The hidden risks of China’s dramatic expansion in Latin America

The hidden risks of China’s dramatic expansion in Latin America
The hidden risks of China’s dramatic expansion in Latin America

(Alberto Miranda-The Economist)

Its main breakwater is visible from an airplane at 6,000 meters high, a hook that juts into the Pacific from the coastal desert of Peru. In November, if all goes according to plan, the President of China, Xi Jinpingwill inaugurate the new and vast port of Chancay70 km north of Lima, in which Cosco, a Chinese company, and its local partner have so far invested $1.3 billion.

Chancay typifies the mark that China has left on Latin America in this century. Bilateral trade has grown from $18 billion in 2002 to $450 billion in 2022. Although the United States remains the largest trading partner in the region as a whole, China is now the largest in South America, along with Brazil, Chile and Peru, among others. The Asian giant’s presence is not only economic. Its ambassadors know Latin America well and speak Spanish and Portuguese fluently. Its diplomatic staff has been expanding. The United States, by contrast, often leaves ambassadorial posts vacant due to political deadlock in Washington. Local officials, journalists and academics are offered jobs. free trips to China. During the pandemic, China shipped vaccines to Latin America much faster than the United States or Europe.

This expansion alarms people like Marco Rubio, a Republican senator who sits on the Foreign Relations Committee. He says the United States “cannot allow the Chinese Communist Party to expand its influence and absorb Latin America and the Caribbean into its private political-economic bloc.” China is “on the 20-yard line of our homeland,” General Laura Richardson, head of the U.S. Southern Command, declared earlier this year.

A tunnel in the monumental port of Chancay that China is building in Peru REUTERS/Angela Ponce/File Photo

Latin America’s response has generally been a shrug. Its officials argue that by acting as a buyer, investor and financier of needed infrastructure, China has stepped into the vacuum left by the West. Although the United States has free trade agreements with 11 Latin American countries, it shows no interest in signing more. Uruguay’s center-right government is negotiating a deal with China after its requests for a deal with the United States were rejected. France and other countries are blocking ratification of a trade pact between the European Union (EU) and Mercosur (a five-country bloc that includes Brazil and Argentina) that has taken more than 20 years to negotiate.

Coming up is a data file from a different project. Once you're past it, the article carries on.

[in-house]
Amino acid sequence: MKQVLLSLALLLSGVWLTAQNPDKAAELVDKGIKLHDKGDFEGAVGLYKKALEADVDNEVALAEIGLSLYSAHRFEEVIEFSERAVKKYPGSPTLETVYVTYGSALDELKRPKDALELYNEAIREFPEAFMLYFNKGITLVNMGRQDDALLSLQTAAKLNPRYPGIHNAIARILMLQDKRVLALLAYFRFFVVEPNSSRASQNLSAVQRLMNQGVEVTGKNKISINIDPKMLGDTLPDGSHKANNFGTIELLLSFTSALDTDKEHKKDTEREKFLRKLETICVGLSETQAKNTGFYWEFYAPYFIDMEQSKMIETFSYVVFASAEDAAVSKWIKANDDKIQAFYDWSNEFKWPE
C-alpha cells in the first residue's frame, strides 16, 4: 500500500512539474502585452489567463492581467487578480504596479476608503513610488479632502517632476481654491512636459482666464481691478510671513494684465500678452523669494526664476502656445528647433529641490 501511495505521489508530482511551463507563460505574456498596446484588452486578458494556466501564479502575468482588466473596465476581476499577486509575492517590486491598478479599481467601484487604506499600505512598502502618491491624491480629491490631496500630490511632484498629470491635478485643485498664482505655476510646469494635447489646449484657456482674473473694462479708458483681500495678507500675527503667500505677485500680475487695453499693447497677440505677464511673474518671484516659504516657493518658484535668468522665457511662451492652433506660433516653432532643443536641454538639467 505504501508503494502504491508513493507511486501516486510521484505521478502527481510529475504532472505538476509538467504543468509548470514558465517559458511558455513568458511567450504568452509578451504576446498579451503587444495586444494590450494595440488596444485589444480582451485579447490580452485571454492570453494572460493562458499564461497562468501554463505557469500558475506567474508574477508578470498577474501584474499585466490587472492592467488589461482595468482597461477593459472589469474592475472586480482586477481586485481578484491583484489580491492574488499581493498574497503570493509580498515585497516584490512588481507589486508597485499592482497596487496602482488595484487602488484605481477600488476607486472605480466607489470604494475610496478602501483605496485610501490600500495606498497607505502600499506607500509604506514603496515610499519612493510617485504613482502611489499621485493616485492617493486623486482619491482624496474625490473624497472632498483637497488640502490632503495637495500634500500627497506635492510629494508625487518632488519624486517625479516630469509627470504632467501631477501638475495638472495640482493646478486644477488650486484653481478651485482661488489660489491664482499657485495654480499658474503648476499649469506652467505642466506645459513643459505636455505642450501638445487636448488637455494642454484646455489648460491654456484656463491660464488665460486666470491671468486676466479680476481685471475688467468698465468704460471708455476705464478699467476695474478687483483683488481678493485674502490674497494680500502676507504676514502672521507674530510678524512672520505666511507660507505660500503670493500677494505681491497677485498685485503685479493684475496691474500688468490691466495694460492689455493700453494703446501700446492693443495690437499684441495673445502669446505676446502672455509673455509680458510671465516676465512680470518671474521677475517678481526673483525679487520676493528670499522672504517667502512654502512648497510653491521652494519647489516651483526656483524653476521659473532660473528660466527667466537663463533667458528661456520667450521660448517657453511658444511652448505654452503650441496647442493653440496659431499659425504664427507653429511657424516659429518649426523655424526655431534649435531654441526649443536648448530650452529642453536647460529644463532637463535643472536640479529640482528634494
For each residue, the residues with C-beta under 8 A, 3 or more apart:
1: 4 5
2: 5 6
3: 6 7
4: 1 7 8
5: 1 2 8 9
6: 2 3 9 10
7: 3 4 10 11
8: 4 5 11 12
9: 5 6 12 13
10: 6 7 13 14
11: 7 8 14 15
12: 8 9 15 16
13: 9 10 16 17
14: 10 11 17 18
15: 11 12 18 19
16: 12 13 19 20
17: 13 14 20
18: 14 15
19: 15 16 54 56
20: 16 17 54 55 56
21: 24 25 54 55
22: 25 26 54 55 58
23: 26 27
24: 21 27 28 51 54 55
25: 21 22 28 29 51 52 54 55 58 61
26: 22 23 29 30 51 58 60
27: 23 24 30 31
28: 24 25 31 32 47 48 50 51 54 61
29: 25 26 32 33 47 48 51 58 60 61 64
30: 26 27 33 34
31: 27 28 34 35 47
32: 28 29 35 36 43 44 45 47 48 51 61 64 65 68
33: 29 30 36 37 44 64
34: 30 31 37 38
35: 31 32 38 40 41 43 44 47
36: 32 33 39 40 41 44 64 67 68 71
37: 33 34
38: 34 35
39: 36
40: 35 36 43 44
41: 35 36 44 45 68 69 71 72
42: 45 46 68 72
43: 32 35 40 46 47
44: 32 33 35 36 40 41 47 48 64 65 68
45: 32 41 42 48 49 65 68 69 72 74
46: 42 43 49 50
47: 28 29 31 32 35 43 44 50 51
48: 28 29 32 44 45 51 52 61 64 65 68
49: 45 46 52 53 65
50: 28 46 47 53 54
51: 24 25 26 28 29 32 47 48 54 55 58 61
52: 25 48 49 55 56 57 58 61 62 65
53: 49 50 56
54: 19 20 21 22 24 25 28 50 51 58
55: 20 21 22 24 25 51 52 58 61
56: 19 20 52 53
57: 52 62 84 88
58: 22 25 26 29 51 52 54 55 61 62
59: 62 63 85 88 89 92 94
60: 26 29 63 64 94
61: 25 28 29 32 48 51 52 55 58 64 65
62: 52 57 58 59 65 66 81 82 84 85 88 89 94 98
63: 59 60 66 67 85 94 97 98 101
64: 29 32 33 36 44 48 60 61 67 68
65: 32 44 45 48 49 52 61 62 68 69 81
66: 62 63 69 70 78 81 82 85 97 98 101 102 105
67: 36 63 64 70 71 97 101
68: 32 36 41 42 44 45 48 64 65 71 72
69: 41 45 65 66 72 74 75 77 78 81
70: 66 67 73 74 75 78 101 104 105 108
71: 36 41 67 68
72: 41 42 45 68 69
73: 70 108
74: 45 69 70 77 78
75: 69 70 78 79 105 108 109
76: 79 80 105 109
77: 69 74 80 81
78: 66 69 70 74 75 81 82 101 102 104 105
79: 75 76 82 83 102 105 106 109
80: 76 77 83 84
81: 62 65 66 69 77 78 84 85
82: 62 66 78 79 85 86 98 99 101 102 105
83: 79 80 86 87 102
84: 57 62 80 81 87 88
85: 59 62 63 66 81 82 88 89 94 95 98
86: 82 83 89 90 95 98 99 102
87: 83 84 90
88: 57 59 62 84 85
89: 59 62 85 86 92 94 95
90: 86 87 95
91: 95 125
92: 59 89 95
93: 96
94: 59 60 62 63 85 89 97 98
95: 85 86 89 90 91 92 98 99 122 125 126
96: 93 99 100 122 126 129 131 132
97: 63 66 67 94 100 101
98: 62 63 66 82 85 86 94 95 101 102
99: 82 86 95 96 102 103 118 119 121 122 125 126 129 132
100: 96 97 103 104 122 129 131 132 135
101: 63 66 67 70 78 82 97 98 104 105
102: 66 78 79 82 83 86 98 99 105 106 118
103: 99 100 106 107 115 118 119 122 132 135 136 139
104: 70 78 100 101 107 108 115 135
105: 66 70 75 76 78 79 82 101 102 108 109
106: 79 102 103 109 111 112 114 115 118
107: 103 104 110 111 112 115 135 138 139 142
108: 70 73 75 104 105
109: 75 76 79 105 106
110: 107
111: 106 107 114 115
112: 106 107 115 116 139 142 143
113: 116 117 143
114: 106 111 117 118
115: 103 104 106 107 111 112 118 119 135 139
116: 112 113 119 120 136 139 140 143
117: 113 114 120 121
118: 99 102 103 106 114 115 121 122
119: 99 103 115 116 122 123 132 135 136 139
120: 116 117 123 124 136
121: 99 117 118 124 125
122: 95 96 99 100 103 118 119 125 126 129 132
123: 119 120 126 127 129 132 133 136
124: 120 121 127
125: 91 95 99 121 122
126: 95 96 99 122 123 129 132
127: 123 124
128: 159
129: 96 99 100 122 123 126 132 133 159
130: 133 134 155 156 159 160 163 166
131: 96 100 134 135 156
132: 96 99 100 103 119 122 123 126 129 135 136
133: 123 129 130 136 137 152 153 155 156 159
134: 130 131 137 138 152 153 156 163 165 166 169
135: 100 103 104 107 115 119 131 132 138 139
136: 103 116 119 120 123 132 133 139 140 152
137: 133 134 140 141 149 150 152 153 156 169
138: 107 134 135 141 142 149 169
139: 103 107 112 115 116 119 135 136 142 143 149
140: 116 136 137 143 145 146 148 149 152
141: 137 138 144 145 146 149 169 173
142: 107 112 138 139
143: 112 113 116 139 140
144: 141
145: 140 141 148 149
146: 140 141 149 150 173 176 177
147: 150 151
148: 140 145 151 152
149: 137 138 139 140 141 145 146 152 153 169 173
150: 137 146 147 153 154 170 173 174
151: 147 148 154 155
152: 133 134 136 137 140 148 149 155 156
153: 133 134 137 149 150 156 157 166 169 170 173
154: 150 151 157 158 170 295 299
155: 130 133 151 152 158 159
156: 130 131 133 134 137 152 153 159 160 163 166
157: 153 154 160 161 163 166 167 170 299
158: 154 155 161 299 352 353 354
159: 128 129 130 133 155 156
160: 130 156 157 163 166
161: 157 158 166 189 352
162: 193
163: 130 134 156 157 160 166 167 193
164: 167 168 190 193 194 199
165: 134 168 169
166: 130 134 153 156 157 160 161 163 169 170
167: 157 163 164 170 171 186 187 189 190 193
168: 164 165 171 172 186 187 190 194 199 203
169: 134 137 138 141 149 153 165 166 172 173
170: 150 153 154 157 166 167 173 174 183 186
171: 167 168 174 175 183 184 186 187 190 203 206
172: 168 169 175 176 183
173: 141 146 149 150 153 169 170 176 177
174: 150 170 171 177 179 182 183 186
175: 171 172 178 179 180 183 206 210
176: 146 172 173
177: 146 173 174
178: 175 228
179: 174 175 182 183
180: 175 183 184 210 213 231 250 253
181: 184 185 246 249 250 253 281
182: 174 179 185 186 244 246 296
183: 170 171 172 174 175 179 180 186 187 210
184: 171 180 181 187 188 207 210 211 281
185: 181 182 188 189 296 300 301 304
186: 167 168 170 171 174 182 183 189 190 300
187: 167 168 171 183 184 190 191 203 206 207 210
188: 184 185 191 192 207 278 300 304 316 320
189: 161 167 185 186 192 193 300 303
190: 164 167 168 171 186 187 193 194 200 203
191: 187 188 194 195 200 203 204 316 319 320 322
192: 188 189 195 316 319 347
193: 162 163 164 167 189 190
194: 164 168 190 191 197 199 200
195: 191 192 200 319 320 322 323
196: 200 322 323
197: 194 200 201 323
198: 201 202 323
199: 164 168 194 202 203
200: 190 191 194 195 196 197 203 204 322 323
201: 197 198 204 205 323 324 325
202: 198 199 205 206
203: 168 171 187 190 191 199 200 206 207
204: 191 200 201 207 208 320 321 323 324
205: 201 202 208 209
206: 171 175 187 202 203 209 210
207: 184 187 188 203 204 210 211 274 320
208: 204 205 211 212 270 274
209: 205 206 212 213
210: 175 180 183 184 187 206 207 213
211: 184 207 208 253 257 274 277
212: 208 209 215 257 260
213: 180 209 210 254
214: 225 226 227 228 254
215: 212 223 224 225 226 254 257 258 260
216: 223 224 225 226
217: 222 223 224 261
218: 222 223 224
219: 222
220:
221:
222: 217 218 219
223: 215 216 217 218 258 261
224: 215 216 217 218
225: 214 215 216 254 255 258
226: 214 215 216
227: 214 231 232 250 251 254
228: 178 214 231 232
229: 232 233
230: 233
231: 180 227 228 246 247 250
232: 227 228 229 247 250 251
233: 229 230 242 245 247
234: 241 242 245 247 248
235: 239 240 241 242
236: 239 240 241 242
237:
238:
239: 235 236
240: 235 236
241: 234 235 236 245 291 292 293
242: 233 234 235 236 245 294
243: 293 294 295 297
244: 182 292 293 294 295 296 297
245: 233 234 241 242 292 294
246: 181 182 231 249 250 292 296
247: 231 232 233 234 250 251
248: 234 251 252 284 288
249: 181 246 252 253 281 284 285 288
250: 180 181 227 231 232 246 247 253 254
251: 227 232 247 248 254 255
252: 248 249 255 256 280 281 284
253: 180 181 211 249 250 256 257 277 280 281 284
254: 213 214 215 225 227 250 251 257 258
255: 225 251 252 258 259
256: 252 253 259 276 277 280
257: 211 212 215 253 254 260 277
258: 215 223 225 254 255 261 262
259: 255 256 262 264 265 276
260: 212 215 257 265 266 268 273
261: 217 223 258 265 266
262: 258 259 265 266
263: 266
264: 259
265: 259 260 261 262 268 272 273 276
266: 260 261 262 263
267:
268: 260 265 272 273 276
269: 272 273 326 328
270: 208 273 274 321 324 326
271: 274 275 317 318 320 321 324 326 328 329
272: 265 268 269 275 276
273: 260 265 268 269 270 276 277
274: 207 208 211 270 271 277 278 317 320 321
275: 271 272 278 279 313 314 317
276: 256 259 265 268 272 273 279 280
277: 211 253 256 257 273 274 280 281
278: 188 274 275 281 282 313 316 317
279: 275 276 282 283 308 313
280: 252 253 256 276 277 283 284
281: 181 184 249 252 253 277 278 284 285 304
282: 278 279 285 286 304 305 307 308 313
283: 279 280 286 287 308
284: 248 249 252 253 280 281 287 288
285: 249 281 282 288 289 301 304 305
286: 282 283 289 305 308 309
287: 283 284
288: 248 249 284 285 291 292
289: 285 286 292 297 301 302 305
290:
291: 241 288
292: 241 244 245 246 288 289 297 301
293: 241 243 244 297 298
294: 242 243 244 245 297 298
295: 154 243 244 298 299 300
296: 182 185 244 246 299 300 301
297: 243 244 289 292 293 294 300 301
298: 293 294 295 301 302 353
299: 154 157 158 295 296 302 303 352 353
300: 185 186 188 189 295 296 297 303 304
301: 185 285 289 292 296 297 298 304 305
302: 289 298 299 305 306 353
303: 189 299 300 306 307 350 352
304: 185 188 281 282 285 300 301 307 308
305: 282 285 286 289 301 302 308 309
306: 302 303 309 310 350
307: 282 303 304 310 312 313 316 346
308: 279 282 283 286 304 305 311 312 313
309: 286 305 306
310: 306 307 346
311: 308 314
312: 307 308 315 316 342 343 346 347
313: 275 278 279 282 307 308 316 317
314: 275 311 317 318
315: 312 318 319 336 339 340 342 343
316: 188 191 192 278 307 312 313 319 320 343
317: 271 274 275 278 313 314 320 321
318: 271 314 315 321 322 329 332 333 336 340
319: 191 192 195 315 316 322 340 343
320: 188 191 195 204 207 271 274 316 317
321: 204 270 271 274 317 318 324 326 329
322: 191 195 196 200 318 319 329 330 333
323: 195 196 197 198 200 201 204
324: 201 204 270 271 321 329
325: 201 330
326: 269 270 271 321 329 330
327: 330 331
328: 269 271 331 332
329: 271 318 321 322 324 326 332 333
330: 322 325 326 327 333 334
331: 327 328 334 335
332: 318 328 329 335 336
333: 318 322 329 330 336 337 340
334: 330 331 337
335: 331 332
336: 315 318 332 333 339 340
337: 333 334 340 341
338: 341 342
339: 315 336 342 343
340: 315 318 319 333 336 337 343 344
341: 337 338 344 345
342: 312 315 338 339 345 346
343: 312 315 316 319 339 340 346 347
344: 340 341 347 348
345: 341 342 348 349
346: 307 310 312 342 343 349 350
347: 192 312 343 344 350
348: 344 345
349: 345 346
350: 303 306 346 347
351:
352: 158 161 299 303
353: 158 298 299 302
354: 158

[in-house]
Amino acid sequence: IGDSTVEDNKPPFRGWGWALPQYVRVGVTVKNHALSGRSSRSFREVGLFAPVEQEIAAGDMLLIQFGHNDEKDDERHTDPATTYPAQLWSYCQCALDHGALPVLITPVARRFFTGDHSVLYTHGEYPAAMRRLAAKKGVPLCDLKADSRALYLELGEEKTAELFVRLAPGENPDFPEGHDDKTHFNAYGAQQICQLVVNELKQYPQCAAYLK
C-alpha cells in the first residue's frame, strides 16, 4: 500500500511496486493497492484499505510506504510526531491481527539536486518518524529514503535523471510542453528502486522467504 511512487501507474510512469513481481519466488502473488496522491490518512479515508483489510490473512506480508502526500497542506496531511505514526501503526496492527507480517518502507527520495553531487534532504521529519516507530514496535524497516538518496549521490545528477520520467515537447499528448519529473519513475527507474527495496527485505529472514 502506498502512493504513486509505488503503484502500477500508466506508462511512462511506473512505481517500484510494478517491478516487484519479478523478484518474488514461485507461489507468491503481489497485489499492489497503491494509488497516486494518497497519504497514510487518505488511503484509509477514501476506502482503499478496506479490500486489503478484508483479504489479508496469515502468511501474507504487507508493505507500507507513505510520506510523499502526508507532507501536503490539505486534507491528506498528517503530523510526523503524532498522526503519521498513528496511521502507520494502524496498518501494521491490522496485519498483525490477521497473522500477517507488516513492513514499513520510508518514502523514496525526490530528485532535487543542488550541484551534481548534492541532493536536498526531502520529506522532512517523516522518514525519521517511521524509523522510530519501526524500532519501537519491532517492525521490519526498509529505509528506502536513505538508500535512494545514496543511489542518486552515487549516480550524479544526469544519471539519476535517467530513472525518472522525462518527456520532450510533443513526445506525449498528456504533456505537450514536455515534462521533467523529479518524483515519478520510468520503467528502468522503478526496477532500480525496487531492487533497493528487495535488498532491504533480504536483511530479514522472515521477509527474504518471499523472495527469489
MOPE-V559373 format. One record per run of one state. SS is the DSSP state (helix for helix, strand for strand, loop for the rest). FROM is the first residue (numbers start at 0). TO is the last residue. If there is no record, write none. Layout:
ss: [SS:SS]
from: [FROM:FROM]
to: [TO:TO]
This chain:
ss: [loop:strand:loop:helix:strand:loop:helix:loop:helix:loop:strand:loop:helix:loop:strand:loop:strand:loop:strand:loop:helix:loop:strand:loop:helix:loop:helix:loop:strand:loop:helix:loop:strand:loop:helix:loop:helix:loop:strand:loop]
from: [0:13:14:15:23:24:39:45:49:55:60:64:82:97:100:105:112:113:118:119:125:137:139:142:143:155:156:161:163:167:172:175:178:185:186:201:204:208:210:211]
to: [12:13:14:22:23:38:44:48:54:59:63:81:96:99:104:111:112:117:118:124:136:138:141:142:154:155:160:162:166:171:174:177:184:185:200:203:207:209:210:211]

The United States and Europe remain the largest foreign investors in Latin America. The United States still dominates trade with Mexico, Central America and most Caribbean countries. But as China’s role as a trading partner and investor grows, especially in South America, governments do not want to be forced to choose between the two major world powers. “Our policy is one of hedging, to try to maintain a balance,” says one foreign minister.

Some want to turn the cover into a more assertive foreign policy doctrine of “active nonalignment,” a term coined by Jorge Heine, a former Chilean ambassador who published an influential book propagating the idea in 2023. This doctrine dates back to the Non-Aligned Movement founded during the Cold War by Third World (as it was then called) leaders such as India’s Jawaharlal Nehru and Indonesia’s Sukarno. Heine argues that the protectionism adopted by the United States under Donald Trump (and continued under Joe Biden) and the rise of the BRICS group, which includes Brazil and China, mark an irreversible change in the world order. Active nonalignment, he argues, “allows nations to be closer to one of the great powers on some issues and to another on a different set of issues.”